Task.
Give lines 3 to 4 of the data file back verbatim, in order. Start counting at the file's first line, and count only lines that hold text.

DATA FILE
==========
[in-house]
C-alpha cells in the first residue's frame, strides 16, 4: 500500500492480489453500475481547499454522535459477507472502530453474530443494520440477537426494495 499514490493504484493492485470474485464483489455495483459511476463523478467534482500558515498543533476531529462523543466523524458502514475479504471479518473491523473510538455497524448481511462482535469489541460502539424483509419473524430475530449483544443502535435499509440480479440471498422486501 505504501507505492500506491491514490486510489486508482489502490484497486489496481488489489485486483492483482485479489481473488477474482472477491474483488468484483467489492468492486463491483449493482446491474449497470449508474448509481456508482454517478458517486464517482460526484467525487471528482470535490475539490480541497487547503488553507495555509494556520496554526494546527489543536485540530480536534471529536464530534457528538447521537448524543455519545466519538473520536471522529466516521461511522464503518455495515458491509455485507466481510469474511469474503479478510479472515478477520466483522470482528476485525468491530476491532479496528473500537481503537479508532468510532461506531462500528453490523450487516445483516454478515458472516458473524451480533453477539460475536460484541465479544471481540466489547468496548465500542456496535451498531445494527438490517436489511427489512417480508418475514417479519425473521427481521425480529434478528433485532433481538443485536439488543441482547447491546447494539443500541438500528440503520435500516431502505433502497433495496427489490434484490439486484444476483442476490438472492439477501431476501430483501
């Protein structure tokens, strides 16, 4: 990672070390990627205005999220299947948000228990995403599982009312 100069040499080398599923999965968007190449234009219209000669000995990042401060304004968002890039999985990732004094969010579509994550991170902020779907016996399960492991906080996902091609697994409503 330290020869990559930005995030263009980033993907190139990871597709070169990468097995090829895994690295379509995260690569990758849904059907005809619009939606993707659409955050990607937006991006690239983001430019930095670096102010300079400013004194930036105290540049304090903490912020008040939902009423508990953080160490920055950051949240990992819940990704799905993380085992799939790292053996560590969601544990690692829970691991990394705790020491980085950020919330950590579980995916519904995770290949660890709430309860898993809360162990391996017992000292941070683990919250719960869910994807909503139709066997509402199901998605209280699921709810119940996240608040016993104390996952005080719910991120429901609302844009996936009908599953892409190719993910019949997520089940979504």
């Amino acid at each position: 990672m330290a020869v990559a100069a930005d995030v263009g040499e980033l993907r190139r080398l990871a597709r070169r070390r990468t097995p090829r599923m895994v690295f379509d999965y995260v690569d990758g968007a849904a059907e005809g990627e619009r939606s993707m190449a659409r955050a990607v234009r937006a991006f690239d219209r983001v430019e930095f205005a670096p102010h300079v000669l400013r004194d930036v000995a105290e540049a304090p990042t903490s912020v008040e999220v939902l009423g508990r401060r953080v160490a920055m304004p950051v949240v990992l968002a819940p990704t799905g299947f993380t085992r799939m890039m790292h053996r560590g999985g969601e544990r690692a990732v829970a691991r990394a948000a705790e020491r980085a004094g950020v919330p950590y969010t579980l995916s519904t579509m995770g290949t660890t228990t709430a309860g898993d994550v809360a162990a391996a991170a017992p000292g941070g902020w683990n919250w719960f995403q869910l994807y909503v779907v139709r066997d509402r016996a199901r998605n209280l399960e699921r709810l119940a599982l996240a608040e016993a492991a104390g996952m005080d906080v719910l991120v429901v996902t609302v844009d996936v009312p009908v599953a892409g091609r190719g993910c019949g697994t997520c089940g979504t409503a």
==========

């Protein structure tokens, strides 16, 4: 990672070390990627205005999220299947948000228990995403599982009312 100069040499080398599923999965968007190449234009219209000669000995990042401060304004968002890039999985990732004094969010579509994550991170902020779907016996399960492991906080996902091609697994409503 330290020869990559930005995030263009980033993907190139990871597709070169990468097995090829895994690295379509995260690569990758849904059907005809619009939606993707659409955050990607937006991006690239983001430019930095670096102010300079400013004194930036105290540049304090903490912020008040939902009423508990953080160490920055950051949240990992819940990704799905993380085992799939790292053996560590969601544990690692829970691991990394705790020491980085950020919330950590579980995916519904995770290949660890709430309860898993809360162990391996017992000292941070683990919250719960869910994807909503139709066997509402199901998605209280699921709810119940996240608040016993104390996952005080719910991120429901609302844009996936009908599953892409190719993910019949997520089940979504």
């Amino acid at each position: 990672m330290a020869v990559a100069a930005d995030v263009g040499e980033l993907r190139r080398l990871a597709r070169r070390r990468t097995p090829r599923m895994v690295f379509d999965y995260v690569d990758g968007a849904a059907e005809g990627e619009r939606s993707m190449a659409r955050a990607v234009r937006a991006f690239d219209r983001v430019e930095f205005a670096p102010h300079v000669l400013r004194d930036v000995a105290e540049a304090p990042t903490s912020v008040e999220v939902l009423g508990r401060r953080v160490a920055m304004p950051v949240v990992l968002a819940p990704t799905g299947f993380t085992r799939m890039m790292h053996r560590g999985g969601e544990r690692a990732v829970a691991r990394a948000a705790e020491r980085a004094g950020v919330p950590y969010t579980l995916s519904t579509m995770g290949t660890t228990t709430a309860g898993d994550v809360a162990a391996a991170a017992p000292g941070g902020w683990n919250w719960f995403q869910l994807y909503v779907v139709r066997d509402r016996a199901r998605n209280l399960e699921r709810l119940a599982l996240a608040e016993a492991a104390g996952m005080d906080v719910l991120v429901v996902t609302v844009d996936v009312p009908v599953a892409g091609r190719g993910c019949g697994t997520c089940g979504t409503a």